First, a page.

The story is that Volvo delivered the 500 cars to the USA. 23 of the cars were in actual Evolution specification and were inspected by FISA. The other cars did not have the special equipment and were sold as regular 240 Turbo models.
The 23 inspected cars were then supposedly sent back to europe and turned in to racing cars.
Actual homologation documents of the Volvo 240 Turbo
The stories of this soon reached FISA that tried to buy a Evolution car from Volvo, but did not succeed. FISA then required Volvo to release the names of the 500 owners. Volvo were initially unable to do this and FISA decided to withdraw homologation of the Evolution model at the beginning of September 1985 due to this.
After a while Volvo were able to produce a short list of Evolution owners in Sweden and FISA lifted the ban.
The road Volvo 240 Turbo Evolution models were specified to have 157 bhp at 5 100 rpm. The race cars had a lot more power.
The earliest racing versions, before the introduction of the evolution model, “only” had around 250 bhp. But after the introduction of water injection and an intercooler the power output was increased drastically.
The last versions of the factory RAS cars are said to have produced around 380 bhp using a Garrett AR T4 turbo charger with a boost pressure of 1.5 bar.
The 1986 RAS-run cars had a lot of interesting features. Traction control was one of them. The system was built for the RAS car of Peggen Andersson and Mauro Baldi. The system was tested but never used in a race as the team feared it could malfunction.
The system worked through wheel speed sensors that compared the speed of the front and back wheels. If the back wheels started to spin, resulting in a higher speed compared to the front wheels, the turbo boost pressure would automatically be reduced and the fuel supply would cut. This would stop the tyres from spinning.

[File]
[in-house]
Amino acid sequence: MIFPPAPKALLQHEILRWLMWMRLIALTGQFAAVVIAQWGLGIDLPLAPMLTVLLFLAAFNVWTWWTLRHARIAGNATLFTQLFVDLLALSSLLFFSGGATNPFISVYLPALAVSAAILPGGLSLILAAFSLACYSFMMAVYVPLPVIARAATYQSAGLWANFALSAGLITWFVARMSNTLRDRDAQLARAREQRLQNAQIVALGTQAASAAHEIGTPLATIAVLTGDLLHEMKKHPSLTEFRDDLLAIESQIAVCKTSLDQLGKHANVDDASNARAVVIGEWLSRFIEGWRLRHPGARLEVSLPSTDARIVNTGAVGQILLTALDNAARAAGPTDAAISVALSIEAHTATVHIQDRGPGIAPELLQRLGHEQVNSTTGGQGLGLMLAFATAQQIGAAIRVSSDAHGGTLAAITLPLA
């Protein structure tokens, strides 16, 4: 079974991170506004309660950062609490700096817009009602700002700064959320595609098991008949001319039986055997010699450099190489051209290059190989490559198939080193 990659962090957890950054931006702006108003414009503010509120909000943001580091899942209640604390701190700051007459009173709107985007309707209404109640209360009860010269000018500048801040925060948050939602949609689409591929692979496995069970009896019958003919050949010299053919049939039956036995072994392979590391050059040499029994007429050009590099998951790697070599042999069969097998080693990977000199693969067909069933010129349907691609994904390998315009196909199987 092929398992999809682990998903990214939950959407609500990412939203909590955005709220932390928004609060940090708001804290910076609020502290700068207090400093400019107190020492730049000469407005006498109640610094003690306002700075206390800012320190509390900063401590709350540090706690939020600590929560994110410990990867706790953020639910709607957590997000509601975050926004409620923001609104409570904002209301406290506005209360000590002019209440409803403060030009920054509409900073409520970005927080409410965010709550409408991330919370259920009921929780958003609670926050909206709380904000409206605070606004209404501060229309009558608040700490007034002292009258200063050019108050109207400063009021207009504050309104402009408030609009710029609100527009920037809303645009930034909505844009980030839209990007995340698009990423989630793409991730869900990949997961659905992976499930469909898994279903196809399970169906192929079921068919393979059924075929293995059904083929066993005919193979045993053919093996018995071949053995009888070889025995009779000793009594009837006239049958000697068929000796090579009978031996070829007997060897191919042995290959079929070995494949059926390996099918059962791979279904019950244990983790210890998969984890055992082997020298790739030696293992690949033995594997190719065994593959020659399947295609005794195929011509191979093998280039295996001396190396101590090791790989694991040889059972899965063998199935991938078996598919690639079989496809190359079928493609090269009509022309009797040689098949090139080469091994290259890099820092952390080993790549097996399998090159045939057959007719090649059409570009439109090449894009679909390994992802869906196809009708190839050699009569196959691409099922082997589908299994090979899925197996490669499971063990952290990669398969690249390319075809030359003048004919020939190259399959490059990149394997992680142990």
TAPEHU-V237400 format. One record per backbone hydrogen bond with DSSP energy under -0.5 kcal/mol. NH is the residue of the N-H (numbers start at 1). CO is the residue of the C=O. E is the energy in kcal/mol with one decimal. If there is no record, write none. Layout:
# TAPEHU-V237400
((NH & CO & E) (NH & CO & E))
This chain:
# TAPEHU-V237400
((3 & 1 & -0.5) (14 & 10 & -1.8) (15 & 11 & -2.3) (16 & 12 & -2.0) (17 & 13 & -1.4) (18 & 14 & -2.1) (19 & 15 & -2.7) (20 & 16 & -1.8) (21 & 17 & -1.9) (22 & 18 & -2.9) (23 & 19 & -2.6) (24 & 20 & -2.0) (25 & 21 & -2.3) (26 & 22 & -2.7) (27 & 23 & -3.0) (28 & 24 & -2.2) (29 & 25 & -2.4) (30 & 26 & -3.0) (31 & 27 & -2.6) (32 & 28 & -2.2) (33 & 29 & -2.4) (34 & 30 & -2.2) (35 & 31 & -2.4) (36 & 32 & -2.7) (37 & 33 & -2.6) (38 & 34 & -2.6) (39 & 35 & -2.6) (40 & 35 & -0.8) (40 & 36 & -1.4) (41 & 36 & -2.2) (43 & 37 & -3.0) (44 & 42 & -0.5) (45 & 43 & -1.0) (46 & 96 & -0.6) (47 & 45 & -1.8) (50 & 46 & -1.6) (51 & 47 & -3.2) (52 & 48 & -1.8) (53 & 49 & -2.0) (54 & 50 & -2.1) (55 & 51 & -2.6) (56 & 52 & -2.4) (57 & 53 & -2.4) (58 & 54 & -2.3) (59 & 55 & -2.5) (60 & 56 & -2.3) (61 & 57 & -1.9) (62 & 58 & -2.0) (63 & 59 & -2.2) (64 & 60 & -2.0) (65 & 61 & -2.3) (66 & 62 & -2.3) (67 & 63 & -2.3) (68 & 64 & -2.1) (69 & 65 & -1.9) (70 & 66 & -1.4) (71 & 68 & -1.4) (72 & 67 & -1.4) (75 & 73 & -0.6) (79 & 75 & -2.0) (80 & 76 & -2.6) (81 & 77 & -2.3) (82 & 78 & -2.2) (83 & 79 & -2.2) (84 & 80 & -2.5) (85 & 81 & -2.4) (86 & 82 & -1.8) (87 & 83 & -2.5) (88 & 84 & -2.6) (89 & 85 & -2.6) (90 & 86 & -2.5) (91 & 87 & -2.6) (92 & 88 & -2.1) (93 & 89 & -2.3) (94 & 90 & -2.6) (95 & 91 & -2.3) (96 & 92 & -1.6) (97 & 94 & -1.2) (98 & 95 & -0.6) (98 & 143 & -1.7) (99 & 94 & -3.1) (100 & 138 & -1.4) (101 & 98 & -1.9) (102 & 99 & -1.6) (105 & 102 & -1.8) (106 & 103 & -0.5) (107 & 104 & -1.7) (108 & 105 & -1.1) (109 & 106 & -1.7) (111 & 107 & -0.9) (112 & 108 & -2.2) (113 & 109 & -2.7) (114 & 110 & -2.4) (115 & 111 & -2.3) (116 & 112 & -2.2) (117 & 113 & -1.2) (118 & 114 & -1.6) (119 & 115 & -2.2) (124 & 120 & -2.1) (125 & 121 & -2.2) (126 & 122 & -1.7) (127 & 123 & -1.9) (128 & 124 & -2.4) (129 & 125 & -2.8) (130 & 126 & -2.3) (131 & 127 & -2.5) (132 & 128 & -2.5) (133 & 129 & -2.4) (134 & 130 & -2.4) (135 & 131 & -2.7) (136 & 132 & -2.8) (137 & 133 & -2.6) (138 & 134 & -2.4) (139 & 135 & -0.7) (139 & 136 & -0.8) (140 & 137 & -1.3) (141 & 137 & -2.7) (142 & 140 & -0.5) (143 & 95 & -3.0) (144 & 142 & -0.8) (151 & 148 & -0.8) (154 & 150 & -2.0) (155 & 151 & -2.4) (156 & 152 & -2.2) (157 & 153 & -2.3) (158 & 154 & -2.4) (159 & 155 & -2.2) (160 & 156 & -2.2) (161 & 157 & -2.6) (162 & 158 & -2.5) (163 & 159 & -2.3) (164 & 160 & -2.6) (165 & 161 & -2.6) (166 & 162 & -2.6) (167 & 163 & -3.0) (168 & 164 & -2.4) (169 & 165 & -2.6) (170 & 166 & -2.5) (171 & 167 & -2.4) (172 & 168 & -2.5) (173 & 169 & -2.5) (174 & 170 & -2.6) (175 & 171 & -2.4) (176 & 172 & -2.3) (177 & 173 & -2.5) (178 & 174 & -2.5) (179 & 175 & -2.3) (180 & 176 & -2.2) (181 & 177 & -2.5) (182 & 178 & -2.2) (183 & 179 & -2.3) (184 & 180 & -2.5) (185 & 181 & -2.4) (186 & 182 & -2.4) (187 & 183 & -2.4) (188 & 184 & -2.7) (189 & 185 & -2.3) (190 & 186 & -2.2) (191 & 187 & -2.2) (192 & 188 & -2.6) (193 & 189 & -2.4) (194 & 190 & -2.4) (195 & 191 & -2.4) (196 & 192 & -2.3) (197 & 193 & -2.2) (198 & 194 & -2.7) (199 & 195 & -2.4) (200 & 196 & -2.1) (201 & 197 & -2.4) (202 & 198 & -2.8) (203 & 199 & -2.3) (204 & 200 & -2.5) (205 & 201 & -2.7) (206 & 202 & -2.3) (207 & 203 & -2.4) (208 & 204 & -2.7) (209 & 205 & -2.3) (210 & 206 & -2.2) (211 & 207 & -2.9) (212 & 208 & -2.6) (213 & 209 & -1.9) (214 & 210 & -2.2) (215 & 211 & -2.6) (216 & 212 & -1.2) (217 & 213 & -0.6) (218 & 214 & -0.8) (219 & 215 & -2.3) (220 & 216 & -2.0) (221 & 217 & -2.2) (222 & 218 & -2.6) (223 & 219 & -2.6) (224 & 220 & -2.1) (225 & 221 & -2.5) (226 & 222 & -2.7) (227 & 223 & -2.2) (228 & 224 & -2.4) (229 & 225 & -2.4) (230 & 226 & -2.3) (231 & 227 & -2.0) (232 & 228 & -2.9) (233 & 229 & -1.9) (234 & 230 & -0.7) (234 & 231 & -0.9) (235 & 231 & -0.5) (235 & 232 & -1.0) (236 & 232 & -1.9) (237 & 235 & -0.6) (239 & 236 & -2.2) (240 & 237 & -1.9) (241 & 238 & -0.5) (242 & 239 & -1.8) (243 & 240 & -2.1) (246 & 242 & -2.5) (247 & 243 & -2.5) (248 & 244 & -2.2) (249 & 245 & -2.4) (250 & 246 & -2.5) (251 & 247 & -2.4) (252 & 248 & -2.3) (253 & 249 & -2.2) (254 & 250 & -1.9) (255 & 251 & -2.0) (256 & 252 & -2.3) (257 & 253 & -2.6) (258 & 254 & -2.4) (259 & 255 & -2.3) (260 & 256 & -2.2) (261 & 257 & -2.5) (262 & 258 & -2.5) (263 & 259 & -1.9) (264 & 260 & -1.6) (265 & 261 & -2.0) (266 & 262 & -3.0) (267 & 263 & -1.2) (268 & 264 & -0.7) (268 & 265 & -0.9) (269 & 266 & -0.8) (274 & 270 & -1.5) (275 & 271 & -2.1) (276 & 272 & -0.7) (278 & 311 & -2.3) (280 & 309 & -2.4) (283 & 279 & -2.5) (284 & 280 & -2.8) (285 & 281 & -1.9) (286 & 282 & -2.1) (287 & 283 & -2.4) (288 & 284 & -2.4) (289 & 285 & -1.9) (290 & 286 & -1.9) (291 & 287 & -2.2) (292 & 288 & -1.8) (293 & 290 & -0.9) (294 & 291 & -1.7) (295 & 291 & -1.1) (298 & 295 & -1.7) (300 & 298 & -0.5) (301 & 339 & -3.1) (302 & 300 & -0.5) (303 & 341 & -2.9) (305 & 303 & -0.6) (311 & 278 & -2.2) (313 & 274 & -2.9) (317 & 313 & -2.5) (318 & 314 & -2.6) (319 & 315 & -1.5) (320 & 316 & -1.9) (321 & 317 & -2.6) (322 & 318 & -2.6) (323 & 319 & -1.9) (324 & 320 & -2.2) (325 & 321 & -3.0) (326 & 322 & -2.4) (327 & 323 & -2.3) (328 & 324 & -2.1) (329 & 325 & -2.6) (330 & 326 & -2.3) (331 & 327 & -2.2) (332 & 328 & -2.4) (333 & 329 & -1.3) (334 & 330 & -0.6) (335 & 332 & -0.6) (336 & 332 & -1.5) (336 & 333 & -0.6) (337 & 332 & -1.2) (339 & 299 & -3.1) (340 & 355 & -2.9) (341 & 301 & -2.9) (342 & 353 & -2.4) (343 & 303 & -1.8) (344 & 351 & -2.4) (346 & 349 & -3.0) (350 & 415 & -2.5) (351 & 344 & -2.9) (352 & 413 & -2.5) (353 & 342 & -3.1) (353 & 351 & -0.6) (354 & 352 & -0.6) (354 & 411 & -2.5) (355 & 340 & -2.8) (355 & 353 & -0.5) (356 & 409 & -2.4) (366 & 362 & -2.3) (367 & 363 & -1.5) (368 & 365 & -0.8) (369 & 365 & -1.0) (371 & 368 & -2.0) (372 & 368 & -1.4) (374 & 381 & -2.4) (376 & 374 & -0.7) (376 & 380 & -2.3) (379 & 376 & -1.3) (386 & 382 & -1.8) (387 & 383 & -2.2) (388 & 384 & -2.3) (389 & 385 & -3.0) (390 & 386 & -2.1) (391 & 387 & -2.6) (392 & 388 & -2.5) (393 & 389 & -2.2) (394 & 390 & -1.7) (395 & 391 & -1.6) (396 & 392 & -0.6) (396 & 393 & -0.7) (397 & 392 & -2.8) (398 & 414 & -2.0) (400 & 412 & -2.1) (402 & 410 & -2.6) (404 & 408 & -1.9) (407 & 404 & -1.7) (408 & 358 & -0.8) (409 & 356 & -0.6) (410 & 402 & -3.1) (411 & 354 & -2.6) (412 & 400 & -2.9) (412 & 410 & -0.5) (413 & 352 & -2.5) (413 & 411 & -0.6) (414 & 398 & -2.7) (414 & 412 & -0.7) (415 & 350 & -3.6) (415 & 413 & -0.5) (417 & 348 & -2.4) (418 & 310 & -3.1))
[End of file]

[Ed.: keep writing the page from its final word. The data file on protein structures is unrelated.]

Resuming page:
The car fitted with the traction control system was reported to be faster than the normal car instantly when used ahead of the final European Touring Car Championship round at Estoril in 1986.
Volvo had three cars in the 1986 European Touring Car Championship season. The cars were run by the Belgian team RAS Sport. Drivers were Thomas Lindström, Ulf Granberg, Johnny Cecotto, Anders Olofsson, Peggen Andersson and Mauro Baldi.
1986 was the final year with official involvement from Volvo. After the final race at Estoril Volvo pulled the plug and closed the Volvo Motorsport Division, despite having made plans with drivers and teams for the 1987 season.
After the withdrawal of Volvo, the remaining cars were run by privateer teams in the different touring car series around Europe and Australia between the years 1987 to 1990 notching up titles and wins.
The Road cars of Touring Car Racing next week: BMW 320si E90 The article series continues next week with a modern car, the BMW 320si E90. The racing version of the car currently roams the tracks of the FIA World Touring Car Championship successfully. Read everything about the road car version of it and the special features of it!